By Ken Thomas and Richard Rubin
WASHINGTON -- Vermont Sen. Bernie Sanders released a decade's worth of his tax returns Monday, showing an annual income that exceeded $1 million in 2016 and 2017 following his first presidential campaign.
Mr. Sanders and his wife, Jane O'Meara Sanders, in 2018 paid total federal taxes of $145,840 on $561,293 in adjusted gross income. Their effective tax rate was 26%.
The couple's adjusted gross income was more than $1.1 million in 2017 and more than $1 million in 2016, helped by the proceeds of his 2016 book, "Our Revolution," which chronicled his presidential primary bid against Hillary Clinton.
More recently, Mr. Sanders earned $391,000 in book royalties from his 2018 book, "Where We Go From Here."
His campaign said the couple's income increased in 2016 due to advances and royalties from "Our Revolution," which it said had been translated into five languages.
The tax records also reflected proceeds from a youth version of "Our Revolution," along with the publication of "Where We Go From Here," and an advance on a book currently being written by Ms. Sanders.
Mr. Sanders said in a statement that the tax returns "show that our family has been fortunate," and he considered paying more in taxes in recent years "both an obligation and an investment in our country."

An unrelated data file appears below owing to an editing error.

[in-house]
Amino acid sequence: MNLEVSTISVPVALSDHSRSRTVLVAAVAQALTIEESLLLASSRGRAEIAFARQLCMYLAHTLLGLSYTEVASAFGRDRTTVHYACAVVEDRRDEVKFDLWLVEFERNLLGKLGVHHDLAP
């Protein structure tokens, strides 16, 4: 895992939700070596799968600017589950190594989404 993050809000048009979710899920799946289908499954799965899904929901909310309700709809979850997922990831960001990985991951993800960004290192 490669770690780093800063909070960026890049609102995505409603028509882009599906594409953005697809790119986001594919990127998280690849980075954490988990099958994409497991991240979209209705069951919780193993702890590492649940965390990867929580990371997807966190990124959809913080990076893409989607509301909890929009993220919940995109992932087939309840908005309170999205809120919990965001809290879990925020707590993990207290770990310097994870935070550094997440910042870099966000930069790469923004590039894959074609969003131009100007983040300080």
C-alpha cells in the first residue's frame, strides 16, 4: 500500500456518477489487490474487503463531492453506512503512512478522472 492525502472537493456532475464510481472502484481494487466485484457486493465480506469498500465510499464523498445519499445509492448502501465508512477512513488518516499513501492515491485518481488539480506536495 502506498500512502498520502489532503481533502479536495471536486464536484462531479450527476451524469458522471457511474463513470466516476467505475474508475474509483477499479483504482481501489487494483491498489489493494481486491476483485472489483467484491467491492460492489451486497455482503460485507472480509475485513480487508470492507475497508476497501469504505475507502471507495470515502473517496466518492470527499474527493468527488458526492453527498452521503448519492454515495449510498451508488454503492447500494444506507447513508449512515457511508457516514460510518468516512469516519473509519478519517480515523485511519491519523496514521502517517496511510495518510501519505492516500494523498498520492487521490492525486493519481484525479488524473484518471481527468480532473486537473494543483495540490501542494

"I will continue to fight to make our tax system more progressive so that our country has the resources to guarantee the American dream to all people," he said.
Mr. Sanders became the sixth 2020 presidential candidate to make his personal tax returns public. Democrats have released years of their tax documents during the primary, seeking to promote transparency and highlight President Trump's unwillingness to release his returns.
During his 2016 campaign, Mr. Trump said he would release his tax returns but has refused to do so, breaking a 40-year tradition of voluntary disclosure for major-party nominees.
California Sen. Kamala Harris released 15 years' worth of tax returns on Sunday. She followed Sens. Kirsten Gillibrand of New York, Elizabeth Warren of Massachusetts and Amy Klobuchar of Minnesota, along with Gov. Jay Inslee of Washington state, who have posted at least a decade of their tax returns online.
Other candidates are expected to soon follow suit, including former Rep. Beto O'Rourke of Texas, New Jersey Sen. Cory Booker and South Bend, Ind., Mayor Pete Buttigieg.
Mr. Trump has cited a continuing audit by the Internal Revenue Service, which routinely audits presidential tax returns. There is nothing, however, that would bar Mr. Trump from voluntarily releasing his tax returns even if he is under audit.
House Democrats have set an April 23 deadline for the IRS to turn over Mr. Trump's tax returns. Under the tax code, the chairman of the House Ways and Means Committee can request any taxpayer's returns and the Treasury Department "shall furnish" them. The dispute could wind up in court if the Trump administration asserts that Congress doesn't have a legitimate legislative purpose for the request.